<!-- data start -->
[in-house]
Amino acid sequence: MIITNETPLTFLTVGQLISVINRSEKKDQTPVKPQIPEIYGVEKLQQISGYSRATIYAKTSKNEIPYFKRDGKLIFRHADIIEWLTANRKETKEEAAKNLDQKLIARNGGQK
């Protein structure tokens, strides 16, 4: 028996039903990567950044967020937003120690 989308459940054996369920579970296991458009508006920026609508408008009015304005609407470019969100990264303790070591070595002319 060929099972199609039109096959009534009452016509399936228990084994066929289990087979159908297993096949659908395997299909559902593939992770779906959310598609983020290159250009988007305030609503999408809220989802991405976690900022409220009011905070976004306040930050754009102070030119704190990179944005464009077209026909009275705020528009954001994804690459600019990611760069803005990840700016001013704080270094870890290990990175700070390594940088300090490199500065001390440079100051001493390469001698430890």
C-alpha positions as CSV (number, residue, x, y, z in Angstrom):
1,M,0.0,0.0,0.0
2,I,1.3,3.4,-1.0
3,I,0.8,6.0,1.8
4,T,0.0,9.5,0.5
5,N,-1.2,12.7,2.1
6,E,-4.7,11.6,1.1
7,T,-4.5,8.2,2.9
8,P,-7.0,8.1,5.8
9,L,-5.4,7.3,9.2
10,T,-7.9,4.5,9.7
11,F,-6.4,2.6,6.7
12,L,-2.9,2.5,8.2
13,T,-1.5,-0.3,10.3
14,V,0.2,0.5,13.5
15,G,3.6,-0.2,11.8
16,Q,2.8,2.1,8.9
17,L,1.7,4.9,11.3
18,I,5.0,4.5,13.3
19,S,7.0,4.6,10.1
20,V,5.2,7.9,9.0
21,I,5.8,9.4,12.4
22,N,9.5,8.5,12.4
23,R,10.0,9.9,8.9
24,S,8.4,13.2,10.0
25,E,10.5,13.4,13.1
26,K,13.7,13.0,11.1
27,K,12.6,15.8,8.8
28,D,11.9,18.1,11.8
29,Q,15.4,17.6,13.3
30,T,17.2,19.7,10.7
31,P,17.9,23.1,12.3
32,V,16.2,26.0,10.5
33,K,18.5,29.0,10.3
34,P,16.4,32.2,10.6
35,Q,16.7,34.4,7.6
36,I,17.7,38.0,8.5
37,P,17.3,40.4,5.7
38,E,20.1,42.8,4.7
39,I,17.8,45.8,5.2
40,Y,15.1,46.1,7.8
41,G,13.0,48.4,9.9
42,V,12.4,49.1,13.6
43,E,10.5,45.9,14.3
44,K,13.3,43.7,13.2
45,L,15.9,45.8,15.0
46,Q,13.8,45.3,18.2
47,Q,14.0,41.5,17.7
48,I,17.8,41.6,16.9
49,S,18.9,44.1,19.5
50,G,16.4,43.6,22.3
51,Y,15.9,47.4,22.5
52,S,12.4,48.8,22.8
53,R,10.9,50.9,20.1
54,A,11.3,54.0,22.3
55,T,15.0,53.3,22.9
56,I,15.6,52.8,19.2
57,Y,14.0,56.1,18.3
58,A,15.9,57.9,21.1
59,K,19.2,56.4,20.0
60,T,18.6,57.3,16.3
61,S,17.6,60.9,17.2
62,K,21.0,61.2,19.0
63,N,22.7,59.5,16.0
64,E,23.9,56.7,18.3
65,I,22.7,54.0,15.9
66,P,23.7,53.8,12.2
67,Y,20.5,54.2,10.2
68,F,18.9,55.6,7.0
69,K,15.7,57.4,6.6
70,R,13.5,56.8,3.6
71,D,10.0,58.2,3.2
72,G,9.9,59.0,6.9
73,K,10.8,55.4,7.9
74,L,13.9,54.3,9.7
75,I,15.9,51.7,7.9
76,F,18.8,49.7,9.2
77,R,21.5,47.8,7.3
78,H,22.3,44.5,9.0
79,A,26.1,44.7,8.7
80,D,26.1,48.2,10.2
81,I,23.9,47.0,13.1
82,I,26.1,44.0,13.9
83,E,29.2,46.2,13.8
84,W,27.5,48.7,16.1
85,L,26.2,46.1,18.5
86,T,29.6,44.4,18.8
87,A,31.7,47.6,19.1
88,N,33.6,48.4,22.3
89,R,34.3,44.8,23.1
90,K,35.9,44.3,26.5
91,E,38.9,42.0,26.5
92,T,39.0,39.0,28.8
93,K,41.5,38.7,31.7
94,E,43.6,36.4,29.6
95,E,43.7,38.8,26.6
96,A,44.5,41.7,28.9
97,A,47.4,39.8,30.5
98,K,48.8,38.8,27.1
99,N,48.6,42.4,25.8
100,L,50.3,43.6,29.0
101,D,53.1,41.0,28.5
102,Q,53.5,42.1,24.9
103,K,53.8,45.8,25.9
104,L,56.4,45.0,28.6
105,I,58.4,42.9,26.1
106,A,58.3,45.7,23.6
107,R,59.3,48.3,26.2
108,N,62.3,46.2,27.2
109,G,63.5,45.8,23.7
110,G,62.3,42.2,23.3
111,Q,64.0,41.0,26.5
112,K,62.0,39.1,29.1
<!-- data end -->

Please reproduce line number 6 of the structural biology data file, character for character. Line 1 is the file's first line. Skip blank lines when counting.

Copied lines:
2,I,1.3,3.4,-1.0